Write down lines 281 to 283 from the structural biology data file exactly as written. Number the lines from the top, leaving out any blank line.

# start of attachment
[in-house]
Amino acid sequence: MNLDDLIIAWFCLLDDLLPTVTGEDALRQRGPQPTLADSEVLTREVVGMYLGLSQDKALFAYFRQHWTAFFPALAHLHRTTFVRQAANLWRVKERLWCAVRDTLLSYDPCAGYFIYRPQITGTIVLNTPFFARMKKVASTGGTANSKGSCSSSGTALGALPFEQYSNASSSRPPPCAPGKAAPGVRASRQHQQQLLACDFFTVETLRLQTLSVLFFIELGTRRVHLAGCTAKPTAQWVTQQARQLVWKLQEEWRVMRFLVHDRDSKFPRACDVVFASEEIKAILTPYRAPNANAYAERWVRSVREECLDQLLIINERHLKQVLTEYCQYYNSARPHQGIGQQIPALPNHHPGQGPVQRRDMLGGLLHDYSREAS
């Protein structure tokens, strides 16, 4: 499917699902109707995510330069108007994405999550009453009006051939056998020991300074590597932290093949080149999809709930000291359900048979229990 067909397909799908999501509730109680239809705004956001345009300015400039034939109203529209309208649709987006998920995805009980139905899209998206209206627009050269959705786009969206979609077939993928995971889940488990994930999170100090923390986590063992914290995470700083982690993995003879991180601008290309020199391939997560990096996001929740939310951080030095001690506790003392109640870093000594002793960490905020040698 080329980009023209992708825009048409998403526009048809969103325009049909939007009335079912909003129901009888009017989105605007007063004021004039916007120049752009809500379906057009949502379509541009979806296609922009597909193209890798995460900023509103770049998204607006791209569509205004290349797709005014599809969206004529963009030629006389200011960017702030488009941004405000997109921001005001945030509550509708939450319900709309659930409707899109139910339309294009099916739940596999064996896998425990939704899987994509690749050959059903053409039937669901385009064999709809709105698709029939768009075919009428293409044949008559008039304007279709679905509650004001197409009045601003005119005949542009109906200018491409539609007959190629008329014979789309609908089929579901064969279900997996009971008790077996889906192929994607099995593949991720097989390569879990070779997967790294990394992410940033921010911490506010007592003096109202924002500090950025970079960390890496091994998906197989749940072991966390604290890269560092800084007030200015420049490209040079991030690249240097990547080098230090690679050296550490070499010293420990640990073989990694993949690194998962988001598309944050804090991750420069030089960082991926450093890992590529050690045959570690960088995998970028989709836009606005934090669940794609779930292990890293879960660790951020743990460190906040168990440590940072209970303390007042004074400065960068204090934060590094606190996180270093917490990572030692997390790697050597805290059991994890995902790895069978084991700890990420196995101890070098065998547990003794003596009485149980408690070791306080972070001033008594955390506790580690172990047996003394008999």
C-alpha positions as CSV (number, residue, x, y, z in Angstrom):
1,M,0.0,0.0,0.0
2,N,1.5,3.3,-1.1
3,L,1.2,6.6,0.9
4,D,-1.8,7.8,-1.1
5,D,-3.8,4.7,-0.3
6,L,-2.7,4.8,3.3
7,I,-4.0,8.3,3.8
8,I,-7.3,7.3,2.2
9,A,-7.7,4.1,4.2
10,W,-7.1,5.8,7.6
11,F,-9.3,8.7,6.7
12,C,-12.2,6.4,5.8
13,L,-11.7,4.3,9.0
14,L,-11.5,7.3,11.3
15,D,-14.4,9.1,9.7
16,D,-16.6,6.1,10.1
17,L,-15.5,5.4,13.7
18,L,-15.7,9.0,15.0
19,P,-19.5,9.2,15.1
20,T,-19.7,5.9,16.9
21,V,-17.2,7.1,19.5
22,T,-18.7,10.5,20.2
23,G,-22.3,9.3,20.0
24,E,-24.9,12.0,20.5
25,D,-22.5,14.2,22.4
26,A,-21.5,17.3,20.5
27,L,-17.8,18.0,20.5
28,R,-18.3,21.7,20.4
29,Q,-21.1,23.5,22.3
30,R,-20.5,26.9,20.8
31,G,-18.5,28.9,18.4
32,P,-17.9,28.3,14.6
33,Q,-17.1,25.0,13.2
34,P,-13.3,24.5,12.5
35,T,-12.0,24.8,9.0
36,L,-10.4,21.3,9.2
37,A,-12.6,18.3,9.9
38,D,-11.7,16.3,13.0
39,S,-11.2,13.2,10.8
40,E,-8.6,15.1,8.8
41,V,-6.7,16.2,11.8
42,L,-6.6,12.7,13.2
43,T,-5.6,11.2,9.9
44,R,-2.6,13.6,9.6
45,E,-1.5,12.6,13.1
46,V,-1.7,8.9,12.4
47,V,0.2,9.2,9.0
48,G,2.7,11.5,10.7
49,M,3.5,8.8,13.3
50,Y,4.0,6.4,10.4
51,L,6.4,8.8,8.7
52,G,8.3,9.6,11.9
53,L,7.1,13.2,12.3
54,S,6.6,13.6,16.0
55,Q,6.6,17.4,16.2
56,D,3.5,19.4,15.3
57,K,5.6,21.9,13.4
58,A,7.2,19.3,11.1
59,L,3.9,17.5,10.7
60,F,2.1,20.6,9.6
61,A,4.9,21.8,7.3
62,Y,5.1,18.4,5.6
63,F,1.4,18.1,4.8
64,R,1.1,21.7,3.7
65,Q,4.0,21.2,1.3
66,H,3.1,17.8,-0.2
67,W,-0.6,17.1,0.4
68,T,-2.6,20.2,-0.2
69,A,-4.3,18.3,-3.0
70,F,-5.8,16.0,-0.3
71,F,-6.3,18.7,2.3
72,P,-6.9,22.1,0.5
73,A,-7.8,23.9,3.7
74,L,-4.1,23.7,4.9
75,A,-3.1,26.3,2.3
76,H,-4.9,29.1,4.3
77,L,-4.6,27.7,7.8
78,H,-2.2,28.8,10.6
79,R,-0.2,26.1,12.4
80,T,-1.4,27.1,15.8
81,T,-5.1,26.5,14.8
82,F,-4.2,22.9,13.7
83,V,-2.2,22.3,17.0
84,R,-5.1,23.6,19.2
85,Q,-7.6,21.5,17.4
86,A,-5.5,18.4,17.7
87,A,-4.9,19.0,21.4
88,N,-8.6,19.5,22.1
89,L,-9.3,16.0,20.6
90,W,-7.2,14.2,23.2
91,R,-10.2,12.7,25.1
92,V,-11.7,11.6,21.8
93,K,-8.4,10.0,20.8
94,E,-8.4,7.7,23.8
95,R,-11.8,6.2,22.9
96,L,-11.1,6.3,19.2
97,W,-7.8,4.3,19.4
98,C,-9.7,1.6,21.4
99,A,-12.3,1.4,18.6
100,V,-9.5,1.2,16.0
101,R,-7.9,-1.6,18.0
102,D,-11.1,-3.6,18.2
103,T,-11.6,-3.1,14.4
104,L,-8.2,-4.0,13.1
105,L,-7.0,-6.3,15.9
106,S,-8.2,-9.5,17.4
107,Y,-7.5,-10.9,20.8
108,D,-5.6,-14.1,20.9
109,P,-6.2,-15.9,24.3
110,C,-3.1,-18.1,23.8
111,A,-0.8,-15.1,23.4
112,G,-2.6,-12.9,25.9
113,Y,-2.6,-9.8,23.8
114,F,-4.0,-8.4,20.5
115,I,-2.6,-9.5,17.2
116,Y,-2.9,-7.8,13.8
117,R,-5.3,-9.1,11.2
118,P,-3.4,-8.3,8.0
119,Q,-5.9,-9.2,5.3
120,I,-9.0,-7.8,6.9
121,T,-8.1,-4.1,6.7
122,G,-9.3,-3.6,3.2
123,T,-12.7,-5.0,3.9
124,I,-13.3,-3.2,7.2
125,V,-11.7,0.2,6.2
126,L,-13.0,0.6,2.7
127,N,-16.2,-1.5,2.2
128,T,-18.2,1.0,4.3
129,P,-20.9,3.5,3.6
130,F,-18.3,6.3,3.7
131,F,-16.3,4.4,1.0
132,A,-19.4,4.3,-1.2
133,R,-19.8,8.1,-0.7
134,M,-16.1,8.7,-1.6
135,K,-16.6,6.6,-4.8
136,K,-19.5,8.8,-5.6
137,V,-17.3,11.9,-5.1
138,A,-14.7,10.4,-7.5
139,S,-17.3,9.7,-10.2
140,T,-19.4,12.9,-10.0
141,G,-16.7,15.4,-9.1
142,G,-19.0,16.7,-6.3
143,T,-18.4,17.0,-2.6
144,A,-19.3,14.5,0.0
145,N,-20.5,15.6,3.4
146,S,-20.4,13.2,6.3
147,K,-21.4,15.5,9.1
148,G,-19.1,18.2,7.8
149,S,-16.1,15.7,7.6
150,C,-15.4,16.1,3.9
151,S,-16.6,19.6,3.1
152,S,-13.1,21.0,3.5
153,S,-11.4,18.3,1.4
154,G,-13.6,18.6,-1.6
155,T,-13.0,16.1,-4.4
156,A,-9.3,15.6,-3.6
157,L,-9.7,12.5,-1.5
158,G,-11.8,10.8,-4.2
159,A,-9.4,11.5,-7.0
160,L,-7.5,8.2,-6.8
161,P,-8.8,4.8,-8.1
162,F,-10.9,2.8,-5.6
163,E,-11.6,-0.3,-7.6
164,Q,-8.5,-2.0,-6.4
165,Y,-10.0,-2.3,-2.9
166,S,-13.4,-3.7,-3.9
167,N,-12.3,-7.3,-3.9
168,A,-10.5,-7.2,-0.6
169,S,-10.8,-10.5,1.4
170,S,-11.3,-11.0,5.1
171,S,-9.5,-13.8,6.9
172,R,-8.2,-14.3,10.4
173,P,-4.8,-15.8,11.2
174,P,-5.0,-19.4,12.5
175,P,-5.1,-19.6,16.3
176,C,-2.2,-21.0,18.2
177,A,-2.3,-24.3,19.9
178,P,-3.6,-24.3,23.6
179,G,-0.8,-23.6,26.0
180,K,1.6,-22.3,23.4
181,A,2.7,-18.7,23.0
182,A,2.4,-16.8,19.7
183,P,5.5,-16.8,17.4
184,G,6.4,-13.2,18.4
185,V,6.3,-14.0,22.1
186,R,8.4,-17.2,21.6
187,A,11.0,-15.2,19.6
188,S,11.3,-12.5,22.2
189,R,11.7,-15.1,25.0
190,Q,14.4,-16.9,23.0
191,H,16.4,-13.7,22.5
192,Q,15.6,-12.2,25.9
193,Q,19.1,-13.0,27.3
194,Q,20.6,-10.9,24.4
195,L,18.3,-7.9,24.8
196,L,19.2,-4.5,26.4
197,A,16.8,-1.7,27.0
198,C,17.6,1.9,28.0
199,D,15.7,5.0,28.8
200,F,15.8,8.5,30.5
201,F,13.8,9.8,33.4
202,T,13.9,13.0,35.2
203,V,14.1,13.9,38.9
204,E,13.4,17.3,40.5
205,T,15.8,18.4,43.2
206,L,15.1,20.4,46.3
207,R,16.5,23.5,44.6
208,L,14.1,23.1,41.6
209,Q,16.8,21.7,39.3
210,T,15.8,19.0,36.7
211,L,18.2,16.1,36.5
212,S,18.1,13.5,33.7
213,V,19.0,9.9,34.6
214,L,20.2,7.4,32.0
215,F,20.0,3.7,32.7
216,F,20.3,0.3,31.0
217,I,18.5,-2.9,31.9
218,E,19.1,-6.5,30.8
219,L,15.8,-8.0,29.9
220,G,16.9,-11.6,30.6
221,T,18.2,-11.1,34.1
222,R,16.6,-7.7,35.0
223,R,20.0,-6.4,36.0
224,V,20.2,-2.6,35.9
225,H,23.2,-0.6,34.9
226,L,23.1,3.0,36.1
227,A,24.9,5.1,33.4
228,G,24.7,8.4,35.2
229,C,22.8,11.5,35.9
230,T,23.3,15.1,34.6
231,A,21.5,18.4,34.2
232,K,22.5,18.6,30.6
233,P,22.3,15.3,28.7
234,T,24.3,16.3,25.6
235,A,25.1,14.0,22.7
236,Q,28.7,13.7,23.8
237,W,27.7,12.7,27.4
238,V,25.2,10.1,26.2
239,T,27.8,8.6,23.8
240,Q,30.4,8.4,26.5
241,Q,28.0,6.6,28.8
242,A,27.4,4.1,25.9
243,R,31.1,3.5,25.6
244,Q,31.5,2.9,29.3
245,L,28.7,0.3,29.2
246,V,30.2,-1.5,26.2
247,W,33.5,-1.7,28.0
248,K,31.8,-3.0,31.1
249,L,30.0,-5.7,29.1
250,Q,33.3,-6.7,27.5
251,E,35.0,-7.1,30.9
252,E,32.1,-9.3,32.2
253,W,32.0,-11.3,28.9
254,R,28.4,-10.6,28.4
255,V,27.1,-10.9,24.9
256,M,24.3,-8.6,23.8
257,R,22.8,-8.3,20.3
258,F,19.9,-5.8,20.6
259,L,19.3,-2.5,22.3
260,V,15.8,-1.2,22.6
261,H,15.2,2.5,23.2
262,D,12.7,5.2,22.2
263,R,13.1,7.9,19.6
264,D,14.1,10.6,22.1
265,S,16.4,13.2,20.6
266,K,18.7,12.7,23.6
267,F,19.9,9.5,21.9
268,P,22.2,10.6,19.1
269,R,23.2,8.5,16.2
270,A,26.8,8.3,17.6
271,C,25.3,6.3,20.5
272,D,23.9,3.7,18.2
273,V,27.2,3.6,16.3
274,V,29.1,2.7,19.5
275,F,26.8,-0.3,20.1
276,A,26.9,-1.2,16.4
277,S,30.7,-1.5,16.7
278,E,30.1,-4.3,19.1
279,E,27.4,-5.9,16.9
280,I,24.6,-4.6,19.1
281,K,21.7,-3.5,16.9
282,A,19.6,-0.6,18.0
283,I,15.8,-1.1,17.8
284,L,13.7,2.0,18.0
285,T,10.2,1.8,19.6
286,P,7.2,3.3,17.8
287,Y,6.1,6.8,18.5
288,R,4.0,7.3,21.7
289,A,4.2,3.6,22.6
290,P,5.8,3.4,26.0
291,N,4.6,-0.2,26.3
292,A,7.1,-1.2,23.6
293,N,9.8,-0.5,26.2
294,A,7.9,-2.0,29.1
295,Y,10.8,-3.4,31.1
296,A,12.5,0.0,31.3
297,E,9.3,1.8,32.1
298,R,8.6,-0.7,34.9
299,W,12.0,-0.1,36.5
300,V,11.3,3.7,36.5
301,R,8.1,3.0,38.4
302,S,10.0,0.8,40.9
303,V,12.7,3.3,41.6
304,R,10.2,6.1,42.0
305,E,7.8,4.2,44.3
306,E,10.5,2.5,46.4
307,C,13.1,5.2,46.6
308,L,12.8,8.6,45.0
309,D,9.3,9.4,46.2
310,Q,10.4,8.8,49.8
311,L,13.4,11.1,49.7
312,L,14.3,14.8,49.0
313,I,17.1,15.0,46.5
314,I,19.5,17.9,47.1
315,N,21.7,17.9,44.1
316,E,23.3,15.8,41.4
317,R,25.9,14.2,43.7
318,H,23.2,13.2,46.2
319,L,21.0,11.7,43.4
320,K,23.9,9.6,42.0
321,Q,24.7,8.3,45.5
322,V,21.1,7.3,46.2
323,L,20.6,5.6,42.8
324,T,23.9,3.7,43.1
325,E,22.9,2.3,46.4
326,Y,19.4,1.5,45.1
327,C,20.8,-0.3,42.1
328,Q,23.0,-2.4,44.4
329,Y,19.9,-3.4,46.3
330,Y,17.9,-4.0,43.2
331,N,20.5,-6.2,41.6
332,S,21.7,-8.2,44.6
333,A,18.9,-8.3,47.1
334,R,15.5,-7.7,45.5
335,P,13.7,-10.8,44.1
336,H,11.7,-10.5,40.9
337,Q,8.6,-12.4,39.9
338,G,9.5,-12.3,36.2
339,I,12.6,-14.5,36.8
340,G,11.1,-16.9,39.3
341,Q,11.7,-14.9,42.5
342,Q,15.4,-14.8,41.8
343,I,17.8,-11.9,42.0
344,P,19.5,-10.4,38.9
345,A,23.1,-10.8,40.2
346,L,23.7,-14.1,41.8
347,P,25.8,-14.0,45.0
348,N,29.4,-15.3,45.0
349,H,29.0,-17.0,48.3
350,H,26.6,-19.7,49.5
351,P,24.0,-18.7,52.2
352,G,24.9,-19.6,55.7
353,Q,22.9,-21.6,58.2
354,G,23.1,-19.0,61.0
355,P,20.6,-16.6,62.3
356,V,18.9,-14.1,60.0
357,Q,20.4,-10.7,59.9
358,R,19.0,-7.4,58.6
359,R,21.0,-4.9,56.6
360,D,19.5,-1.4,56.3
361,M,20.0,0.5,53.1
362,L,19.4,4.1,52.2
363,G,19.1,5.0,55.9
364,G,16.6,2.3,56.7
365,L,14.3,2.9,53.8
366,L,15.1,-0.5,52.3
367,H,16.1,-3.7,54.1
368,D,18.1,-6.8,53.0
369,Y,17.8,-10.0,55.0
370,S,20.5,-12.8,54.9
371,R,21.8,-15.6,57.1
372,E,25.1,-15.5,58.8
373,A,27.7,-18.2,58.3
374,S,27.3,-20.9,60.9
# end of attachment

277,S,30.7,-1.5,16.7
278,E,30.1,-4.3,19.1
279,E,27.4,-5.9,16.9